Why Things Go Wrong: Peter principle

6,694 views

Published on

A summary of the learning from The peter principle and the book Why Things Go Wrong.
The presentation describes the peter principle and the management and communication insight from Dr.Laurence J. Peter's work.

Published in: Business, Education, Technology

Why Things Go Wrong: Peter principle

  1. 1. Why things go wrongor the peter principle revisited<br />Author : Dr Laurence J. Peter <br />
  2. 2. A presentation by<br />Sushant Kumar<br />Research Scholar (marketing), IIM Lucknow<br />www.domainofhope.com<br />Including contributions from<br />Rohit yadav<br />Shiva<br />Manish<br />Sridevi<br />Ravi<br />
  3. 3. About Dr. Laurence J Peter(September 16, 1919 - January 12, 1990)<br /><ul><li>American Psychologist
  4. 4. Teacher
  5. 5. Consultant
  6. 6. Experience of working in prisons and children
  7. 7. Authored Peter principle with Raymond Hull in 1968</li></li></ul><li>How did the principle originate ?<br />The Peter Principle was first introduced in an article written by Dr. Laurence J. Peter in the January 1967 issue of Esquire magazine<br />It struck a chord among American office-dwellers<br />With the help of writer Raymond Hull<br />wrote the book, “The Peter Principle: Why Things Always Go Wrong”<br />
  8. 8. Peter Principle<br />In a Hierarchy Every Employee Tends to Rise to His Level of Incompetence<br /><ul><li>Uncovers a real flaw in hierarchies
  9. 9. Companies prefer to promote within the hierarchy
  10. 10. Person is eventually promoted to his level of incompetence</li></li></ul><li>But Why ?<br />System encourages people to rise to level of incompetence<br />If you are competent, you’ll be promoted<br />But when you can’t do well, you’ll stay<br />Effects<br />Bungling your job<br />Frustrating your coworkers<br />Eroding effectiveness of organization<br />
  11. 11. A deduction or inference that follows a main proposition<br />Corollaries of Peter principle lead us to more consequences<br />Corollaries of Peter Principle<br />
  12. 12. Useful Work<br />All useful work is done by those who have not yet reached their level of incompetence<br />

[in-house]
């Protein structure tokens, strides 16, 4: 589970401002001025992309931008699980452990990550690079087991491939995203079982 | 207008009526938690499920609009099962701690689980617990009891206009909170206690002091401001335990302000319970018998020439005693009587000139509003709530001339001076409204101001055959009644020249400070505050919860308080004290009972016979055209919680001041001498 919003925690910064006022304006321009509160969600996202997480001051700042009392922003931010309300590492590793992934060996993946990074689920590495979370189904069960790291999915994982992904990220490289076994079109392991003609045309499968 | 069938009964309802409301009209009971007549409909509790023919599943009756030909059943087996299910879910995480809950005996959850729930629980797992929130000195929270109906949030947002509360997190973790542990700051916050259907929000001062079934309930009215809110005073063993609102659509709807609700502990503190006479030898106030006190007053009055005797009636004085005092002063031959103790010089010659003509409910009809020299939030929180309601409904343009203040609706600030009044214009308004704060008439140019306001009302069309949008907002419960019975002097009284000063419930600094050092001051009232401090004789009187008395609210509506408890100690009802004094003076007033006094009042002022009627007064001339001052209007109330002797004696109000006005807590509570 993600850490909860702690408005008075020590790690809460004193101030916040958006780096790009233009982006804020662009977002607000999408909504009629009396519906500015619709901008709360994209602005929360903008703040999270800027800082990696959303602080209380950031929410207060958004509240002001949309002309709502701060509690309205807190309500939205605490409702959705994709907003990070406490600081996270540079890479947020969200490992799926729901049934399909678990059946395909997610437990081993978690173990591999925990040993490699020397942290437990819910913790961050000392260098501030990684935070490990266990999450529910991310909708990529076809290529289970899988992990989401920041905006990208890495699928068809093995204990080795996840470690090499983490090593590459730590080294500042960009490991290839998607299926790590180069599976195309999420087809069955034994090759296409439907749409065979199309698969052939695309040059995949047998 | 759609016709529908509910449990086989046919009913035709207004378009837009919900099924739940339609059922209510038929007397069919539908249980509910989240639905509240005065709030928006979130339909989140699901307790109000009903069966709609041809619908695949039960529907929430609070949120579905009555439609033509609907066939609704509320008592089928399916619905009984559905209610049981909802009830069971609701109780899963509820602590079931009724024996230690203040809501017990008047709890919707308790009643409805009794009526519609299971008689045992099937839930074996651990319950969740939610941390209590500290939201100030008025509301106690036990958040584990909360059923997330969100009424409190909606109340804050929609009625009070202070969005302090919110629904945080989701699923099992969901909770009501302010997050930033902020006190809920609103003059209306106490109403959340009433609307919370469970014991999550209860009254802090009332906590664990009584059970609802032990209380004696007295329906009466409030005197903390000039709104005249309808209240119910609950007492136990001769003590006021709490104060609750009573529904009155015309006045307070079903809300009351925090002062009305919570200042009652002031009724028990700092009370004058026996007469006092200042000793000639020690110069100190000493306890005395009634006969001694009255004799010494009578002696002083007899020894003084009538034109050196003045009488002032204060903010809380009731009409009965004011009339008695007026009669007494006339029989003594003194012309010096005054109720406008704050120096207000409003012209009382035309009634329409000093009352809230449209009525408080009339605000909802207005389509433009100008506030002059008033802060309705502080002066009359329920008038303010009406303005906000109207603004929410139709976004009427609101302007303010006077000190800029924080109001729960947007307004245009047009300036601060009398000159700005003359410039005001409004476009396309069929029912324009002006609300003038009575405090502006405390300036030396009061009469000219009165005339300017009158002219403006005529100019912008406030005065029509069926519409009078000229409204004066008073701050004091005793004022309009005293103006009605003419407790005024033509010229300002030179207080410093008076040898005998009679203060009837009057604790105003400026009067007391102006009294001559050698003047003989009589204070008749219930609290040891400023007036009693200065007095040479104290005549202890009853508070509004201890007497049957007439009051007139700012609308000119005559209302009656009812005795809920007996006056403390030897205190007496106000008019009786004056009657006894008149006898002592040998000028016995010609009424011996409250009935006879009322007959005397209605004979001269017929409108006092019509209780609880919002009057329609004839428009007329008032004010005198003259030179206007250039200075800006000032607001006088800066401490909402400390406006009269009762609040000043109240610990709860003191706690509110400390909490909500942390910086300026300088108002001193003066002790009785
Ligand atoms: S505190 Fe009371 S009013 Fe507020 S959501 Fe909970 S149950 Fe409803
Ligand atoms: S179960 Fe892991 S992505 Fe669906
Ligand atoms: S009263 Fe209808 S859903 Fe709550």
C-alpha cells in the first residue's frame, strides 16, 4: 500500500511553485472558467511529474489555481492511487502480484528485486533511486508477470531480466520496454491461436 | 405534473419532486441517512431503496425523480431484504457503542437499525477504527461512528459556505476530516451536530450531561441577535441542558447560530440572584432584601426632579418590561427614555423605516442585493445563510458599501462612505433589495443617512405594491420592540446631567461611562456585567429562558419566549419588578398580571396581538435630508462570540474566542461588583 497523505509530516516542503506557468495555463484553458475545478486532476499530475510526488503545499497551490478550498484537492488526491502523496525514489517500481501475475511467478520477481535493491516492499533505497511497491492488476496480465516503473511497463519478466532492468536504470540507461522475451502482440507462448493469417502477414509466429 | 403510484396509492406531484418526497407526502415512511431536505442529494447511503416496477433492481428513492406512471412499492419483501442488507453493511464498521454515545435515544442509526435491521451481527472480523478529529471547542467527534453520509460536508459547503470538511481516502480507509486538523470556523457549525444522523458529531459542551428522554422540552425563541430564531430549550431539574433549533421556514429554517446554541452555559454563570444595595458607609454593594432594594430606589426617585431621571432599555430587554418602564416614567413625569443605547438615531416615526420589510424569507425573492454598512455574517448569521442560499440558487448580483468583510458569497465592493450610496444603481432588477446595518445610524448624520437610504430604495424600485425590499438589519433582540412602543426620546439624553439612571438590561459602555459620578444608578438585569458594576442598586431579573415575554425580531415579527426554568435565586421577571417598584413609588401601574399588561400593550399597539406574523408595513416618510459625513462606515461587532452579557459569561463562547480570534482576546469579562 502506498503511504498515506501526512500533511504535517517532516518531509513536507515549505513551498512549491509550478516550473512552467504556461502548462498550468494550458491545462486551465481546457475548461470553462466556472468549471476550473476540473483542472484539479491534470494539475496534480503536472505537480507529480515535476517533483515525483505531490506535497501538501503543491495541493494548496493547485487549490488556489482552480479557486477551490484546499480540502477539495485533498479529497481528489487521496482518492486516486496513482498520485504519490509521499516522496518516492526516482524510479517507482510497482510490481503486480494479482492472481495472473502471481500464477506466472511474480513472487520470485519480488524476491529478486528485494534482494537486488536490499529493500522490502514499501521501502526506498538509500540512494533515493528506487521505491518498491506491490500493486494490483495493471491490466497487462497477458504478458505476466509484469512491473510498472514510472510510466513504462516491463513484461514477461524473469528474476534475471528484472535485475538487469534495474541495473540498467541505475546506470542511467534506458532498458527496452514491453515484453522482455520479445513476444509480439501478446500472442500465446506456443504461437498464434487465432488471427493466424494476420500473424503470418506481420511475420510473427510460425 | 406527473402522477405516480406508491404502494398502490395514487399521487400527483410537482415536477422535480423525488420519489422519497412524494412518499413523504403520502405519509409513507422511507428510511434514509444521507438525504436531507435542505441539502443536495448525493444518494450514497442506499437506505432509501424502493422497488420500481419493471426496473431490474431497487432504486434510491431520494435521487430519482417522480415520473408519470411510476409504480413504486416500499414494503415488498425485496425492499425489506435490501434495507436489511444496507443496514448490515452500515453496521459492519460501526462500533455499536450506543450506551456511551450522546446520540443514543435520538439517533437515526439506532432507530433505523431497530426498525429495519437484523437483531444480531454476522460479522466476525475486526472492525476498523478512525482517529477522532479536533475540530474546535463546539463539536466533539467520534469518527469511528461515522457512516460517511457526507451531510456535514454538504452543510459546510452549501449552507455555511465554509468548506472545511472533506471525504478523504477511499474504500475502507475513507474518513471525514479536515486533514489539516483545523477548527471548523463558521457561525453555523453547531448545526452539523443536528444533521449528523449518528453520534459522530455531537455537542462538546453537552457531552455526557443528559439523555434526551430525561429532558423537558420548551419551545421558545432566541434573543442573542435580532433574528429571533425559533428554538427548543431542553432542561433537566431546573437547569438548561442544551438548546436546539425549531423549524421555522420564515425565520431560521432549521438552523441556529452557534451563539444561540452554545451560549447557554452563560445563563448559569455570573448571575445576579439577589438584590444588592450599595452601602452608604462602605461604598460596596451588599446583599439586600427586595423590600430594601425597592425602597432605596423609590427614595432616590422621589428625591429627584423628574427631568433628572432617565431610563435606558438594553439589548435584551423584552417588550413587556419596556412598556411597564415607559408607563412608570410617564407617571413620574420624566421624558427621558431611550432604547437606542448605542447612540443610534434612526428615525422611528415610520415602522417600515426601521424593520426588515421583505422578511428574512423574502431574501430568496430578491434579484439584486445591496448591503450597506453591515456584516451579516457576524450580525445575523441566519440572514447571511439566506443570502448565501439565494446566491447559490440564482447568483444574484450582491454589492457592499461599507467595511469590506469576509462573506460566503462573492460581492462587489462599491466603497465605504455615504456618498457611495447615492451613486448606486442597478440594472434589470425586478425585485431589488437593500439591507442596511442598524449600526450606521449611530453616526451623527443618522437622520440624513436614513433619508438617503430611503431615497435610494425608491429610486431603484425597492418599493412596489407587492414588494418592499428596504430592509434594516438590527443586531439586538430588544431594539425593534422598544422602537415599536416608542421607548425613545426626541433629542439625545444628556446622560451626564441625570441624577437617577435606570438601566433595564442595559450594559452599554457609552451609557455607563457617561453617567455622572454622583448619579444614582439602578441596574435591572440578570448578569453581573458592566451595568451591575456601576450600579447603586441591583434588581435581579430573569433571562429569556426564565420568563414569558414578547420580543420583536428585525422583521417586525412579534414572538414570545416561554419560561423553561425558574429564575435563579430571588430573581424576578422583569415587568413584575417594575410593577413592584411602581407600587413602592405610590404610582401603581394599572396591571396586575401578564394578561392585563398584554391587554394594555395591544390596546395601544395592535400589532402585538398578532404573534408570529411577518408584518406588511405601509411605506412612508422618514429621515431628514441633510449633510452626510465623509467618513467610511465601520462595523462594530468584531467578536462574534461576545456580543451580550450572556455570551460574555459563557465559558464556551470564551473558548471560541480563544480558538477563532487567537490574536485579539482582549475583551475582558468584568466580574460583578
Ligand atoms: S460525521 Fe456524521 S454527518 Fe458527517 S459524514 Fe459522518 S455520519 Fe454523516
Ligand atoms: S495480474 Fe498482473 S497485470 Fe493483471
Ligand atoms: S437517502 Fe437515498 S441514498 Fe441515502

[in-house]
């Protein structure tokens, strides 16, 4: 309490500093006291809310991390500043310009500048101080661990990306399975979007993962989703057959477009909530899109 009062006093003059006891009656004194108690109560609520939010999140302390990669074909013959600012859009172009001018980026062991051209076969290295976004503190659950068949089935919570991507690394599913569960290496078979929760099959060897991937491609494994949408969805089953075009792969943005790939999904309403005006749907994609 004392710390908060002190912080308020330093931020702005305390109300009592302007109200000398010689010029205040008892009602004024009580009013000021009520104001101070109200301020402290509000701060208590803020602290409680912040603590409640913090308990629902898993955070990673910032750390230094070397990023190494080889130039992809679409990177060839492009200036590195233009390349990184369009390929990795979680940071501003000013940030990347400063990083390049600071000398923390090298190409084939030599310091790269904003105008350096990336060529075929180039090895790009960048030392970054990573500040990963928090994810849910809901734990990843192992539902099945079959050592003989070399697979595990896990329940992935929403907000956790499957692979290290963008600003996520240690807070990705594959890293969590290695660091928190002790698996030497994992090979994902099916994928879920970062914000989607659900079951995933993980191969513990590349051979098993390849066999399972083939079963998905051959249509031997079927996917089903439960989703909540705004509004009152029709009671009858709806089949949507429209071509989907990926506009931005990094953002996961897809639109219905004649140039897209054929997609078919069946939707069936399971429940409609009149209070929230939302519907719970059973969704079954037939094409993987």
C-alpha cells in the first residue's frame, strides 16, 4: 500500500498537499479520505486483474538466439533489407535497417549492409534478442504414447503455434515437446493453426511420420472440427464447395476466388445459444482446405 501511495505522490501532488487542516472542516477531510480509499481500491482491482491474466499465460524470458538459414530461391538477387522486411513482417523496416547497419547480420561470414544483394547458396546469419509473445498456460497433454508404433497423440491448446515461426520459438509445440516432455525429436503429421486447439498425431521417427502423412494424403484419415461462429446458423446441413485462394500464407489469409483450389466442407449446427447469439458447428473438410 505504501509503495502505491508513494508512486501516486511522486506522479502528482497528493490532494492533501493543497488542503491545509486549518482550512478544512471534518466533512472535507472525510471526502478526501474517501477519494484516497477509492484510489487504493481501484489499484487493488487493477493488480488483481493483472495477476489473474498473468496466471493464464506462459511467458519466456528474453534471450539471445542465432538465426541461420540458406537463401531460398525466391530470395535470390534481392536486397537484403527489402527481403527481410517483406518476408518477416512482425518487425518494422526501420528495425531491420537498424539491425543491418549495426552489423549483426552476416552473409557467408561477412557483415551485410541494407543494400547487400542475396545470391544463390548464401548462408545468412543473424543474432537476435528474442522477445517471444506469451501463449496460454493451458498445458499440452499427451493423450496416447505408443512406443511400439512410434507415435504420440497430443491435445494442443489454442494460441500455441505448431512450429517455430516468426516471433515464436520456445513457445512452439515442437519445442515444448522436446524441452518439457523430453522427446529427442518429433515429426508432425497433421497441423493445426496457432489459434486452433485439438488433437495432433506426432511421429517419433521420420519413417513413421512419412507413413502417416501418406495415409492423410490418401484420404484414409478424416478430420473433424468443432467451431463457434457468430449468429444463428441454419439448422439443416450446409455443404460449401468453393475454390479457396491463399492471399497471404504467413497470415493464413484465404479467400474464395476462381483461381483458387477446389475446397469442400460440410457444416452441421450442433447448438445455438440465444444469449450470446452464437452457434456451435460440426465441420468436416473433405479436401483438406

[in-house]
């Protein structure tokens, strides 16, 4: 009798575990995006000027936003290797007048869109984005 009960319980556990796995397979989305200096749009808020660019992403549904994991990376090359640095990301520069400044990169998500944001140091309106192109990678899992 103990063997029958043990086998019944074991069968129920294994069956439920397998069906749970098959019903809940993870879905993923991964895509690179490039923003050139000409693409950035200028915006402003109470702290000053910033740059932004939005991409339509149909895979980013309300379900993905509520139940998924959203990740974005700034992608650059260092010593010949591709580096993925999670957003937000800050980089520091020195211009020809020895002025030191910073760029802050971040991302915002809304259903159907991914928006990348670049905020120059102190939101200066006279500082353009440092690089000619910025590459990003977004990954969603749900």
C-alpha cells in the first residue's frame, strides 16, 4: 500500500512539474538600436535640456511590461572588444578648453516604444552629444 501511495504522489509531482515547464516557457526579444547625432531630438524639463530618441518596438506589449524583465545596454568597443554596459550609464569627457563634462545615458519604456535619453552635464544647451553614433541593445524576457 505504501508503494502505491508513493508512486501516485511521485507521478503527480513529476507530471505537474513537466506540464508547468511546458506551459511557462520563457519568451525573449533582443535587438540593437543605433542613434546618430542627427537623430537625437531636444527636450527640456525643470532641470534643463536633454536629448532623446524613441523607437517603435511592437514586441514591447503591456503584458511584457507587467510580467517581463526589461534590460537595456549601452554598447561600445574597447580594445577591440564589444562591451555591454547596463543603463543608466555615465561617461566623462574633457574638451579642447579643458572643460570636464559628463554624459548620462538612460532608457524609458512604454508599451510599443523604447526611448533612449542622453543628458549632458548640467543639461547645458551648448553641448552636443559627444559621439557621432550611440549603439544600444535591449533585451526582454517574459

13. 13. Hierarchy<br />Accomplishment is inversely proportional to its height<br />
  14. 14. Trivial tasks<br />There is tendency for the person in the most powerful hierarchical position to spend all his or her time performing trivial tasks<br />
  15. 15. Super (Competence & Incompetence)<br />Either super-incompetence or super-competence may be offensive to the establishment<br />
  16. 16. A super-competent case<br />Mrs. Abel<br />Taught first grade in elementary school<br />Parents wanted their children to be in Mrs. Abel’s class<br />Ate lunch in classroom with her pupils<br />But…<br />
  17. 17. Mrs. Abel cntd…<br />She did not attend any staff meeting (except first one)<br />Refused to upgrade her qualifications<br />Did not take in-service courses<br />She said…<br />I don’t want a promotion. I don’t want to be an administrator.<br />I like working with children.<br />
  18. 18. Mrs. Abel cntd…<br />Got low marks for<br />Attitude & Cooperation<br />Professional advancement<br />She had reached her level of competence<br />
  19. 19. Up, Up and Oops!<br />Why do humans climb to their level of incompetence ?<br />Abraham Maslow<br />Proposes human nature as an explanation for struggle upward<br />Social needs – One’s positions relative to others<br />Ego needs – Recognition, Prestige<br />Self Actualization<br />
  20. 20. Success – The trappings<br />Impressing others has become such a preoccupation that the image and trappings of success are more valued than success itself<br />
  21. 21. Management insights<br />
  22. 22. Ability to identify genuine levels and requirements of job performance and attributes<br />People may then be placed in jobs that they can do and for which they are best suited<br />Self check is most important<br />Identify boundary of competence<br />Hierarchy kills competence and competent individuals<br />
  23. 23. Types of Incompetence<br />Professional<br />Physical<br />Mental<br />Social<br />Emotional<br />Ethical<br />
  24. 24. Communication insight<br />
  25. 25. The style and method used by the author is in itself a lesson on effective communication. <br />Presented a boring subject like hierarchy not as a serious scientific work<br />Presented in a light, amusing and witty way.<br />Gives us relief from what might otherwise be relentless &quot;preaching&quot;. <br />
  26. 26. Satire is a form of writing in which the message is serious and the method is humor.<br />Benefits of employing satire:<br />It’s nonviolent and artistic way of criticizing. <br />
  27. 27. <ul><li>Author objects to the form of language that mystifies rather than clarifies.
  28. 28. Favors language that expresses
  29. 29. coherent ideas
  30. 30. Relevant information
  31. 31. understandable instructions.</li></li></ul><li>In the end…<br />Success is a journey, not a destination<br />Ben SweetLand<br />Location: IIM Lucknow<br />

×